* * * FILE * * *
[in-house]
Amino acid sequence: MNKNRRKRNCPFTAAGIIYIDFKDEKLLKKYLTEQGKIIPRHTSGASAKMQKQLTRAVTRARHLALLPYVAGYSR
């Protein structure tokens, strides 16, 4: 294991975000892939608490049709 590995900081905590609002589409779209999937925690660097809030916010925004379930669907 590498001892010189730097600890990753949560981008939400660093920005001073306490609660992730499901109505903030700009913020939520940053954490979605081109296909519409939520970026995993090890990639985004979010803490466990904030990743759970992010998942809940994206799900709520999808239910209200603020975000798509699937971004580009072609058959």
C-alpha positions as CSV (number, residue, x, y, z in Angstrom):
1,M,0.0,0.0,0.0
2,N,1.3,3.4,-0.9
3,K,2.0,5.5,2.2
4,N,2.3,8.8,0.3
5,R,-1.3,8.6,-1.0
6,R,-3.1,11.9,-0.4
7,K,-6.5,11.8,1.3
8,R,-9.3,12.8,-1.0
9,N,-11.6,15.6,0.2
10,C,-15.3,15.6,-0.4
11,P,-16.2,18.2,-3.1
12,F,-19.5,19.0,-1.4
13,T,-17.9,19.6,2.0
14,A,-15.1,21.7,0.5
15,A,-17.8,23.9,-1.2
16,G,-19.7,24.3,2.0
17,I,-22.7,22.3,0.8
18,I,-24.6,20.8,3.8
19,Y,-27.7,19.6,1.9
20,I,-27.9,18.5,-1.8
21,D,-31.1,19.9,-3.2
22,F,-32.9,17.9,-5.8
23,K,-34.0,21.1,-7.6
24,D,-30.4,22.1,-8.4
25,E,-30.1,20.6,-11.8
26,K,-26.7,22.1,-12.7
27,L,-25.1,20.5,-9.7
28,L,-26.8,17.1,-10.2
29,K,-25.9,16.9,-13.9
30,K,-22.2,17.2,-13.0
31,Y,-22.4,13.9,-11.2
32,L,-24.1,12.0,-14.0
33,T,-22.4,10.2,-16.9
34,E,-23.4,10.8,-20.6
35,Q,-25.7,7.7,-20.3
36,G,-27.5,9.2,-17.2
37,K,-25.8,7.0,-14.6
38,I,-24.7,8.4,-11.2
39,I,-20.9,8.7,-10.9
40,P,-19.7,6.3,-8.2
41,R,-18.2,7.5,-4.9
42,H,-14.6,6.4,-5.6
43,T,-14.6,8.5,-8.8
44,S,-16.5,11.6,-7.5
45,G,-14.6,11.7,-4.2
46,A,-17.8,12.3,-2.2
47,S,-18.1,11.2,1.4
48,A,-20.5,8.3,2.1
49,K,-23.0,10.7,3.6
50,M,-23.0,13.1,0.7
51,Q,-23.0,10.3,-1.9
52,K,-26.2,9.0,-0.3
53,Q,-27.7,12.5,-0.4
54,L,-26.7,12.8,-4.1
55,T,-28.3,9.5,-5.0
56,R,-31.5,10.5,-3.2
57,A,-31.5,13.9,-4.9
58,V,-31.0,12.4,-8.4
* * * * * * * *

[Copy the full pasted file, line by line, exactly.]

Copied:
[in-house]
Amino acid sequence: MNKNRRKRNCPFTAAGIIYIDFKDEKLLKKYLTEQGKIIPRHTSGASAKMQKQLTRAVTRARHLALLPYVAGYSR
């Protein structure tokens, strides 16, 4: 294991975000892939608490049709 590995900081905590609002589409779209999937925690660097809030916010925004379930669907 590498001892010189730097600890990753949560981008939400660093920005001073306490609660992730499901109505903030700009913020939520940053954490979605081109296909519409939520970026995993090890990639985004979010803490466990904030990743759970992010998942809940994206799900709520999808239910209200603020975000798509699937971004580009072609058959």
C-alpha positions as CSV (number, residue, x, y, z in Angstrom):
1,M,0.0,0.0,0.0
2,N,1.3,3.4,-0.9
3,K,2.0,5.5,2.2
4,N,2.3,8.8,0.3
5,R,-1.3,8.6,-1.0
6,R,-3.1,11.9,-0.4
7,K,-6.5,11.8,1.3
8,R,-9.3,12.8,-1.0
9,N,-11.6,15.6,0.2
10,C,-15.3,15.6,-0.4
11,P,-16.2,18.2,-3.1
12,F,-19.5,19.0,-1.4
13,T,-17.9,19.6,2.0
14,A,-15.1,21.7,0.5
15,A,-17.8,23.9,-1.2
16,G,-19.7,24.3,2.0
17,I,-22.7,22.3,0.8
18,I,-24.6,20.8,3.8
19,Y,-27.7,19.6,1.9
20,I,-27.9,18.5,-1.8
21,D,-31.1,19.9,-3.2
22,F,-32.9,17.9,-5.8
23,K,-34.0,21.1,-7.6
24,D,-30.4,22.1,-8.4
25,E,-30.1,20.6,-11.8
26,K,-26.7,22.1,-12.7
27,L,-25.1,20.5,-9.7
28,L,-26.8,17.1,-10.2
29,K,-25.9,16.9,-13.9
30,K,-22.2,17.2,-13.0
31,Y,-22.4,13.9,-11.2
32,L,-24.1,12.0,-14.0
33,T,-22.4,10.2,-16.9
34,E,-23.4,10.8,-20.6
35,Q,-25.7,7.7,-20.3
36,G,-27.5,9.2,-17.2
37,K,-25.8,7.0,-14.6
38,I,-24.7,8.4,-11.2
39,I,-20.9,8.7,-10.9
40,P,-19.7,6.3,-8.2
41,R,-18.2,7.5,-4.9
42,H,-14.6,6.4,-5.6
43,T,-14.6,8.5,-8.8
44,S,-16.5,11.6,-7.5
45,G,-14.6,11.7,-4.2
46,A,-17.8,12.3,-2.2
47,S,-18.1,11.2,1.4
48,A,-20.5,8.3,2.1
49,K,-23.0,10.7,3.6
50,M,-23.0,13.1,0.7
51,Q,-23.0,10.3,-1.9
52,K,-26.2,9.0,-0.3
53,Q,-27.7,12.5,-0.4
54,L,-26.7,12.8,-4.1
55,T,-28.3,9.5,-5.0
56,R,-31.5,10.5,-3.2
57,A,-31.5,13.9,-4.9
58,V,-31.0,12.4,-8.4